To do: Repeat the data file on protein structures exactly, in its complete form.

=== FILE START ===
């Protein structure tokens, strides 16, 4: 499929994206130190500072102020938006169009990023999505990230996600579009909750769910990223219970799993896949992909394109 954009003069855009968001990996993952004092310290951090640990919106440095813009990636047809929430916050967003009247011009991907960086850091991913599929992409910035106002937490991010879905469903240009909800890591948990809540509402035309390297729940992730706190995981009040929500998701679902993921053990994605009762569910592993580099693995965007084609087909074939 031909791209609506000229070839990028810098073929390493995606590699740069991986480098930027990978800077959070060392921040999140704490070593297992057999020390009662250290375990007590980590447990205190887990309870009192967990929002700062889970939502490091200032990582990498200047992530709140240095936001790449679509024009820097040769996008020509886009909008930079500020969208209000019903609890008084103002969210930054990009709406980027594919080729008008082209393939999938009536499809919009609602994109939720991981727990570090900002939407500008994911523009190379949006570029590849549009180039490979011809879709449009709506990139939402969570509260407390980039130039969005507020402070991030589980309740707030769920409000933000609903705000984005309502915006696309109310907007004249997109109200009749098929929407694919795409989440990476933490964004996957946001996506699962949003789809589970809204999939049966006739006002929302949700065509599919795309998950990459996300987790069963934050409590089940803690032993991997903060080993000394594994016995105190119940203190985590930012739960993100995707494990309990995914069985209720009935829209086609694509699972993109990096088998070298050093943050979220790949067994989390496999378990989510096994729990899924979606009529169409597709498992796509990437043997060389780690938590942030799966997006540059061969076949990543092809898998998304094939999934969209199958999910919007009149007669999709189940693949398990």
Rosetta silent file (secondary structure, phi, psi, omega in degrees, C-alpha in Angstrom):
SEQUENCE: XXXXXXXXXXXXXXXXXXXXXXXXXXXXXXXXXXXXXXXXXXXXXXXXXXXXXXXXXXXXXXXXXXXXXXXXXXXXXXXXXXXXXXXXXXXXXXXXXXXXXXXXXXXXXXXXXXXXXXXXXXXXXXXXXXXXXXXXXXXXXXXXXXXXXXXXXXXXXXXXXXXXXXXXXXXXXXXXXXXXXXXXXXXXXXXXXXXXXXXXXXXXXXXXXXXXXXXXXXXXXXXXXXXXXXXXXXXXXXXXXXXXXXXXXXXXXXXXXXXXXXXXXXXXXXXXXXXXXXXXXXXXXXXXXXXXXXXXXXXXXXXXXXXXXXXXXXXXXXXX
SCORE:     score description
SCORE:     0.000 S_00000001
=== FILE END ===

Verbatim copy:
């Protein structure tokens, strides 16, 4: 499929994206130190500072102020938006169009990023999505990230996600579009909750769910990223219970799993896949992909394109 954009003069855009968001990996993952004092310290951090640990919106440095813009990636047809929430916050967003009247011009991907960086850091991913599929992409910035106002937490991010879905469903240009909800890591948990809540509402035309390297729940992730706190995981009040929500998701679902993921053990994605009762569910592993580099693995965007084609087909074939 031909791209609506000229070839990028810098073929390493995606590699740069991986480098930027990978800077959070060392921040999140704490070593297992057999020390009662250290375990007590980590447990205190887990309870009192967990929002700062889970939502490091200032990582990498200047992530709140240095936001790449679509024009820097040769996008020509886009909008930079500020969208209000019903609890008084103002969210930054990009709406980027594919080729008008082209393939999938009536499809919009609602994109939720991981727990570090900002939407500008994911523009190379949006570029590849549009180039490979011809879709449009709506990139939402969570509260407390980039130039969005507020402070991030589980309740707030769920409000933000609903705000984005309502915006696309109310907007004249997109109200009749098929929407694919795409989440990476933490964004996957946001996506699962949003789809589970809204999939049966006739006002929302949700065509599919795309998950990459996300987790069963934050409590089940803690032993991997903060080993000394594994016995105190119940203190985590930012739960993100995707494990309990995914069985209720009935829209086609694509699972993109990096088998070298050093943050979220790949067994989390496999378990989510096994729990899924979606009529169409597709498992796509990437043997060389780690938590942030799966997006540059061969076949990543092809898998998304094939999934969209199958999910919007009149007669999709189940693949398990």
Rosetta silent file (secondary structure, phi, psi, omega in degrees, C-alpha in Angstrom):
SEQUENCE: XXXXXXXXXXXXXXXXXXXXXXXXXXXXXXXXXXXXXXXXXXXXXXXXXXXXXXXXXXXXXXXXXXXXXXXXXXXXXXXXXXXXXXXXXXXXXXXXXXXXXXXXXXXXXXXXXXXXXXXXXXXXXXXXXXXXXXXXXXXXXXXXXXXXXXXXXXXXXXXXXXXXXXXXXXXXXXXXXXXXXXXXXXXXXXXXXXXXXXXXXXXXXXXXXXXXXXXXXXXXXXXXXXXXXXXXXXXXXXXXXXXXXXXXXXXXXXXXXXXXXXXXXXXXXXXXXXXXXXXXXXXXXXXXXXXXXXXXXXXXXXXXXXXXXXXXXXXXXXXX
SCORE:     score description
SCORE:     0.000 S_00000001